Wednesday, May 9, 2012

Guest Post by Michael Griffin: A Mini Rant on Globish and International English

This is Exciting my first ever guest blogger. 
I challenged Michael Griffin @michaelegriffin  to condense his rant on Globish into 140 words. 
He took me up and here it is. Feel free to leave a comment. 

"Is Globish and 'International English" or Standard English the answer? What variety should we teach?" reads a proposed topic for #ELTchat. I have two main issues with this question (with all due respect to those involved). Firstly, Globish and International English are not the same thing! Globish (according to Wikipedia at least) is some form of a made-up language or a systematic simplification of English. International English is different. It’s a real thing that's happening all around us when people communicate in English regardless if they are “native speakers” or not. My second issue is with the word “teach.” Does this question imply teachers will be at the front introducing and drilling simplified English? Isn’t just realizing not everyone wants/needs to sound like so-called native speakers enough? Can’t teachers focus on communication while respecting different varieties?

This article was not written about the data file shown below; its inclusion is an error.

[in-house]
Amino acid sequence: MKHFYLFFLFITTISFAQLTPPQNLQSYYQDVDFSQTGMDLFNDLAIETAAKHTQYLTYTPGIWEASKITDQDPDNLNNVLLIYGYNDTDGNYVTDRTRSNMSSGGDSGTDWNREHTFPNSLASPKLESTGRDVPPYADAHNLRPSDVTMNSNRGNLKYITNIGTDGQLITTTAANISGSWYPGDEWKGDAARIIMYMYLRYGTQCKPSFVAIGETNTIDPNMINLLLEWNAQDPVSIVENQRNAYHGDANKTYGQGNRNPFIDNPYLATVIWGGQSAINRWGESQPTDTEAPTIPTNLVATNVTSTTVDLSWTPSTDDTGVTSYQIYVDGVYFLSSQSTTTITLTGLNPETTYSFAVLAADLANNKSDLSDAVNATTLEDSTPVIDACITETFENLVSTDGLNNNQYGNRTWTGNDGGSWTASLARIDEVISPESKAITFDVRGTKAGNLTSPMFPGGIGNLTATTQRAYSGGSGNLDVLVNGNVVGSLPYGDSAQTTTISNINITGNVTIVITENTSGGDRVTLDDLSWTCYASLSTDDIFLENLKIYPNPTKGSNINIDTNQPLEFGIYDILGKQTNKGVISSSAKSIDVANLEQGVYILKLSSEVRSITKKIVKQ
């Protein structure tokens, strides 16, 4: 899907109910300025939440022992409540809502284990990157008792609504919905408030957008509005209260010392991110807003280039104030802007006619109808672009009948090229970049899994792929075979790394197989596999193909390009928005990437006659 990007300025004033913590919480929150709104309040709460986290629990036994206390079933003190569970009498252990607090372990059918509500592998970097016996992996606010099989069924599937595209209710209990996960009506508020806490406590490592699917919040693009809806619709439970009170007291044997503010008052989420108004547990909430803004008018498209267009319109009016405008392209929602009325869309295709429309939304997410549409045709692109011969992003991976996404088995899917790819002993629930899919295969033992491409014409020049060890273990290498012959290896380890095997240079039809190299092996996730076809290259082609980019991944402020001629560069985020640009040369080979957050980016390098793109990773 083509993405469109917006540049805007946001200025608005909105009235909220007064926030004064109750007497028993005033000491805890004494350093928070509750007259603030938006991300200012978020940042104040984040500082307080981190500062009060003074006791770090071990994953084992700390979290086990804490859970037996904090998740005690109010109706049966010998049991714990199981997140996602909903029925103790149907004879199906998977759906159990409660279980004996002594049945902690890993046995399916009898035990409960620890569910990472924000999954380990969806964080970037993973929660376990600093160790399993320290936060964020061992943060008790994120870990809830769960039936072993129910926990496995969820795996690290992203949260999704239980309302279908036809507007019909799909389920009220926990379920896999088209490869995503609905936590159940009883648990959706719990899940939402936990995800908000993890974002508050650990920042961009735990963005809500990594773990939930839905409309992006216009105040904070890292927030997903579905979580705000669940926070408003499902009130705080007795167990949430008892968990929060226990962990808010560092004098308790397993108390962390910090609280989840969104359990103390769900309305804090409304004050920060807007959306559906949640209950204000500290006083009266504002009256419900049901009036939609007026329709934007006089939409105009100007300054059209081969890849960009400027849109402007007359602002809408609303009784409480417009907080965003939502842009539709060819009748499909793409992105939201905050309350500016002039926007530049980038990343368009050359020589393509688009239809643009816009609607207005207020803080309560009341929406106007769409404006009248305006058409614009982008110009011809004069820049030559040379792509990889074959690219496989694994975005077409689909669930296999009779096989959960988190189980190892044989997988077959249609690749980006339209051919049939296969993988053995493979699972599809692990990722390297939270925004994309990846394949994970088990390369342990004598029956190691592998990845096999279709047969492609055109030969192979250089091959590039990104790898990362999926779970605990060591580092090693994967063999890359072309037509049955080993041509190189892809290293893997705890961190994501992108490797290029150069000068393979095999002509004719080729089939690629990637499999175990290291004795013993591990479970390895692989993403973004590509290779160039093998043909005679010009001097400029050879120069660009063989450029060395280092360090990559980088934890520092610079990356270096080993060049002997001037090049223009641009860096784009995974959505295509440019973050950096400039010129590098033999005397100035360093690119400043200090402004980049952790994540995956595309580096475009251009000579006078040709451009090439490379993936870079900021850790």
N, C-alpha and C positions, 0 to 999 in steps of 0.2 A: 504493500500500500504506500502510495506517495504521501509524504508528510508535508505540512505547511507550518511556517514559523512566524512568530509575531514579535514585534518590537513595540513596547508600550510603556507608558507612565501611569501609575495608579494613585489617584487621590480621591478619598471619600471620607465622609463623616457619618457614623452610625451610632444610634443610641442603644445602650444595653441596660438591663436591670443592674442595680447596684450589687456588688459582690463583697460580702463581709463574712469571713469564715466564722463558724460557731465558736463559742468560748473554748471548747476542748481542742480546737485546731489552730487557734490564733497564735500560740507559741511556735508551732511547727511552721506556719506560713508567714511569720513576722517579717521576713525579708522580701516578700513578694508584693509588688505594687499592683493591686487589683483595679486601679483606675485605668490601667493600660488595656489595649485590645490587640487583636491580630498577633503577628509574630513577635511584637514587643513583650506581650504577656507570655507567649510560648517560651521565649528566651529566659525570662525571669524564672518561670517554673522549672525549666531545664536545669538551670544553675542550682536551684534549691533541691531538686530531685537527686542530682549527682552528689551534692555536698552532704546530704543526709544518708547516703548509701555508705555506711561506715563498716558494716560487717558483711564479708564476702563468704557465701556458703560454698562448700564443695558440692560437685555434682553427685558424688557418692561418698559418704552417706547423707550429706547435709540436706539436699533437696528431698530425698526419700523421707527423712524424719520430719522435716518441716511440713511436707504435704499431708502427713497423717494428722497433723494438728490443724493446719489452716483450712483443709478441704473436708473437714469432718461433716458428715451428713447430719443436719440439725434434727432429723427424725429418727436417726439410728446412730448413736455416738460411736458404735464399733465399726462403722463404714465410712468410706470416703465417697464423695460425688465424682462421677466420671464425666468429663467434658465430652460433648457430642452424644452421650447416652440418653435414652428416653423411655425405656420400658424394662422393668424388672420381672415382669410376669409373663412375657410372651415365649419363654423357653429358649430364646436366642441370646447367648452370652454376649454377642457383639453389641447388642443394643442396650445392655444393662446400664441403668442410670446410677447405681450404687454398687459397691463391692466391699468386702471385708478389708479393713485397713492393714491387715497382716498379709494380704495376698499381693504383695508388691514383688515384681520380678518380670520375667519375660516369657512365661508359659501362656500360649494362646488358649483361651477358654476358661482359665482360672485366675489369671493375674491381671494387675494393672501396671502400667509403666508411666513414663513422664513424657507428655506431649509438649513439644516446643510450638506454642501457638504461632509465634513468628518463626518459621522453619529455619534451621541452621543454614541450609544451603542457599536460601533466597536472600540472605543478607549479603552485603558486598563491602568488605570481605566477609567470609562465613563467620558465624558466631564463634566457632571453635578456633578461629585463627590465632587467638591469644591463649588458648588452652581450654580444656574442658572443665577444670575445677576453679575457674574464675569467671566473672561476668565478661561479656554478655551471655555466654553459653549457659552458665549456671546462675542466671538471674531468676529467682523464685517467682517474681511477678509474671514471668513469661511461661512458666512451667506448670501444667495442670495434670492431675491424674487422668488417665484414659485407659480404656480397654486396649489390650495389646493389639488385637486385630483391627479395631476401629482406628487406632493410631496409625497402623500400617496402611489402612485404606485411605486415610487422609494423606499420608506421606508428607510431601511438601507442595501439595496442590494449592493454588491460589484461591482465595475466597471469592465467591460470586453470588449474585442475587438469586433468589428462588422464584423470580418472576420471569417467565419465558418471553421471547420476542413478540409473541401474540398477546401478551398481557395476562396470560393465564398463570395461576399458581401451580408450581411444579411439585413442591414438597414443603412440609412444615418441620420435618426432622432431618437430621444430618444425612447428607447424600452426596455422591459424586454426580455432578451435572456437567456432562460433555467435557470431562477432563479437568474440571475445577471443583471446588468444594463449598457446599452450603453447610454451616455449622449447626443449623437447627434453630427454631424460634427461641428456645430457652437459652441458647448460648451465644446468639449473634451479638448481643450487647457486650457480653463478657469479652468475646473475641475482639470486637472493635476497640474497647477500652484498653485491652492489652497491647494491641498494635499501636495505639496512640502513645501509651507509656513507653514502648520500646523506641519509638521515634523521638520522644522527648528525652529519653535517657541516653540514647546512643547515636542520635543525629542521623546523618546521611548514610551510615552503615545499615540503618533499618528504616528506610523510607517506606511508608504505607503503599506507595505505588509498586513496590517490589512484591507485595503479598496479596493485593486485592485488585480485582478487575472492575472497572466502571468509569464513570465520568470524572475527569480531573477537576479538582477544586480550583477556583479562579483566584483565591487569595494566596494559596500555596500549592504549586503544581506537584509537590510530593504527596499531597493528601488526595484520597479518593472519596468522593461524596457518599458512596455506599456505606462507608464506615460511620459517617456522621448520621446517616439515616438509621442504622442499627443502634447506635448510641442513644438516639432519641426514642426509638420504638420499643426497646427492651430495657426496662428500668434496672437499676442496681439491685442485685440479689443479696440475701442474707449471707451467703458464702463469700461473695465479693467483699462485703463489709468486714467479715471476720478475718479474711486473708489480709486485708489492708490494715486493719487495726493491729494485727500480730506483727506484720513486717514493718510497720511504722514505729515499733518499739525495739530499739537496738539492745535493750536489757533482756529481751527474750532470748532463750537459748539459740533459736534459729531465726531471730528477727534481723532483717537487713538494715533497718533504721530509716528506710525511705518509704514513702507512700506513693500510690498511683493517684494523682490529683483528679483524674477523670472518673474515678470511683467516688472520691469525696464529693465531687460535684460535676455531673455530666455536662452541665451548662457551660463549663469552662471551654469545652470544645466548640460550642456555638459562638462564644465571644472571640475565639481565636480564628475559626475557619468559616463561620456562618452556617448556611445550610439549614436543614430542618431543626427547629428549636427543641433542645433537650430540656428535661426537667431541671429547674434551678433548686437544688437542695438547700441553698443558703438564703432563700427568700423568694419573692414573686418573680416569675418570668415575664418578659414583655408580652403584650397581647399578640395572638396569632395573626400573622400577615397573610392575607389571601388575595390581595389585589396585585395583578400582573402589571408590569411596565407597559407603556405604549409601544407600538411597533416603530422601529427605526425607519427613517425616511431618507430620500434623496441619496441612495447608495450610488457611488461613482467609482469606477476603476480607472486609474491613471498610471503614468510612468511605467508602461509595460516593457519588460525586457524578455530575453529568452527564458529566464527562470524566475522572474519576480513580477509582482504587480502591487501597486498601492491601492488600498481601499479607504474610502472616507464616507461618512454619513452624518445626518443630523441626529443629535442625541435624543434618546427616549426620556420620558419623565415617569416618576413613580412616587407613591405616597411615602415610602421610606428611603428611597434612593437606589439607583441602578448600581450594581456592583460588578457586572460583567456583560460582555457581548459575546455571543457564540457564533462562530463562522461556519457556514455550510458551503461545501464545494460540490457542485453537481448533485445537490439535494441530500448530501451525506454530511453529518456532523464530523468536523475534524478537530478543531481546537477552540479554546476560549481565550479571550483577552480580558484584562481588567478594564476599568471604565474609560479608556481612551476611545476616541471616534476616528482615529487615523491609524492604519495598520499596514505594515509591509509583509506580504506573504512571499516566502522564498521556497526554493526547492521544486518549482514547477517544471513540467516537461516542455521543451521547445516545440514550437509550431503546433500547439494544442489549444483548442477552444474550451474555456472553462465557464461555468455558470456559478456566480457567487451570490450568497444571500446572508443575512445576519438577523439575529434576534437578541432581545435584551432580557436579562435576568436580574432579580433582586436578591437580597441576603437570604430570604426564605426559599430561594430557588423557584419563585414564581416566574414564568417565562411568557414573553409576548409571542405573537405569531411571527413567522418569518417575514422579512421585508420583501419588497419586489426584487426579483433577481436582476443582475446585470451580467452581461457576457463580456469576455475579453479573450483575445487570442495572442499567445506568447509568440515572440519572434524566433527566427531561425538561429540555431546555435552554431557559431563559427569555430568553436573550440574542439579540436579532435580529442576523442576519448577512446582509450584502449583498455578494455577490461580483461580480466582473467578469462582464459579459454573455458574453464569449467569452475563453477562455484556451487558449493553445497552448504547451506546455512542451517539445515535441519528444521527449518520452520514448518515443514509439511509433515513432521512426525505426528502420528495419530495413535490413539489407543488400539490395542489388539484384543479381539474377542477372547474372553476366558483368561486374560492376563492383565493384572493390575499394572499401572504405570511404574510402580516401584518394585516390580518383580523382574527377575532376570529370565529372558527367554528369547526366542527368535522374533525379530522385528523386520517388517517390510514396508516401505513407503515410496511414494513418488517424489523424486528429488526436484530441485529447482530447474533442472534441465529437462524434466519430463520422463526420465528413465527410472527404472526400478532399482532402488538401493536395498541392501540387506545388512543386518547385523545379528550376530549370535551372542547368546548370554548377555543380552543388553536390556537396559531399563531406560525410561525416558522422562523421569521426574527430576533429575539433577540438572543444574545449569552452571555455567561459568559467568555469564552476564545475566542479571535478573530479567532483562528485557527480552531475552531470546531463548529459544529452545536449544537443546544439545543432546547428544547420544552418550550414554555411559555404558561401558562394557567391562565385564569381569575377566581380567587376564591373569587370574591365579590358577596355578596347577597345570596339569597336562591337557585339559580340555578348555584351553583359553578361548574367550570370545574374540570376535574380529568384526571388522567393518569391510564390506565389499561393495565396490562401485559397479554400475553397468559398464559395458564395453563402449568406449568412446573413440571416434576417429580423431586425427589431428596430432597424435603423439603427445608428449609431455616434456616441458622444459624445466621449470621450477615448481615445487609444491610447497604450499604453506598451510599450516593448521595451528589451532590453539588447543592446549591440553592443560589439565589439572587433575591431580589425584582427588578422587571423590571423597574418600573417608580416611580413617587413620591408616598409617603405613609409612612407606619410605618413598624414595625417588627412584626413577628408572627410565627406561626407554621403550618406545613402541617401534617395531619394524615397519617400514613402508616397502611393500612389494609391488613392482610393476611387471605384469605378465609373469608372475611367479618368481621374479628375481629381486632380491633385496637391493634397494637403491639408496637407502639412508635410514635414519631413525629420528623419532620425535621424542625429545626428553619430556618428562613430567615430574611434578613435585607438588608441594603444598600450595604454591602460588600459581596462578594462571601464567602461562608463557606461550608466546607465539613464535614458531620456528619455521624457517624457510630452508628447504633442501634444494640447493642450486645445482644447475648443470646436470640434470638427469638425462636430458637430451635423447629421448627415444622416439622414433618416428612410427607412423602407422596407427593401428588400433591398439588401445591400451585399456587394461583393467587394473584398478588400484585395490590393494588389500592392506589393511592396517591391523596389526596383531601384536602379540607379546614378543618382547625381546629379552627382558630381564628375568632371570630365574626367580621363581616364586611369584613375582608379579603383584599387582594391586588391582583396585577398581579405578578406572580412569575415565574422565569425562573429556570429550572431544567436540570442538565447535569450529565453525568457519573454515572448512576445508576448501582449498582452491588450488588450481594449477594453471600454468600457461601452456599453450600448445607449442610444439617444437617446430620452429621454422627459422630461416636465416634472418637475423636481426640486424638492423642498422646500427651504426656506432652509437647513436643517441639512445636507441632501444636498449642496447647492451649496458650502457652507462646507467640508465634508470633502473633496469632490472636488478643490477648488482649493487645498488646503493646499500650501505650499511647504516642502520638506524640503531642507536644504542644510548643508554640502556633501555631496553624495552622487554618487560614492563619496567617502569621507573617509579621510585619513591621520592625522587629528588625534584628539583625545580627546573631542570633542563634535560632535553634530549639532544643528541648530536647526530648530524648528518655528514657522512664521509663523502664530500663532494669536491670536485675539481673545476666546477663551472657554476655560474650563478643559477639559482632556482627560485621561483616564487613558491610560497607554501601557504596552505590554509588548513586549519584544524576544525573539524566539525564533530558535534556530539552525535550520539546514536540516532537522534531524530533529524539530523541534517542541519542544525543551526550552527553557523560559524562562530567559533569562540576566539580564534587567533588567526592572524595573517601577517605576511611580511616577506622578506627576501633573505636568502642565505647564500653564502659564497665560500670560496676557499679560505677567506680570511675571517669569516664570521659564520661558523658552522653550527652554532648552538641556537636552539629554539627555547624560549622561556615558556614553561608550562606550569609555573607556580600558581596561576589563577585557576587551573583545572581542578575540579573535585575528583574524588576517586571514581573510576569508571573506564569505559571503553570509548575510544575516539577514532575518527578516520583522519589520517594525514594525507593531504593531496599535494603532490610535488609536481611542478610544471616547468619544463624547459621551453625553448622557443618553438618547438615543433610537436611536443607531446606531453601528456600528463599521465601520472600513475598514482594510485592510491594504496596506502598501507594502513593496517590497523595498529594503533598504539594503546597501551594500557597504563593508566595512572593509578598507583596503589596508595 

1. All right. I'll bite. How can teachers, native English speakers or not, focus on communication without awareness of the needs of their students. Some knowledge of how the students will be using English in their everyday lives is necessary before a teacher begins a program. I agree that teachers should respect different varieties but I take issues with "focusing on communication" without discretion. Also, it can easily be argued that standard English should be taught, but adaptation should be accepted. I'm referring to the old argument of you have to know the rules before you can break them. In any case, just communication is too vague.

  2. Thanks for the comment Mr / Ms Anonymous. I am sure Michael will reply soon.

  3. It seems like we agree on a lot. I apologize if my post's brevity detracted from my points! I think focusing on student needs and likely uses of English is paramount which is exactly why I don't think that chasing (dare I say) mythical native speaker norms is the best way to meet said needs/future uses. It seems like many teachers get uncomfortable when they hear about ELF because they have images of "bad/improper/impoverished" English being introduced and drilled. I don't think too many people are advocating this. When I wrote, "Can’t teachers focus on communication while respecting different varieties?" this was in opposition to the idea of teaching the "bad" English. As for knowing the rules, well, I think there a lots of rules that have changed and are changing and will continue to to change.

    Thanks for the exchange,
    Mike (aka @michaelegriffin)

  4. Ah, I see where my misunderstanding arose. Thank you for responding and clarifying. I enjoyed your interesting post.

  5. Thanks for coming back and commenting again. I'll alert Michael :-)

  6. Thanks again for the exchange and also thank you for the kind words. As you can see this is a topic that I am very interested in. I sometimes think that it often becomes too easy to argue against.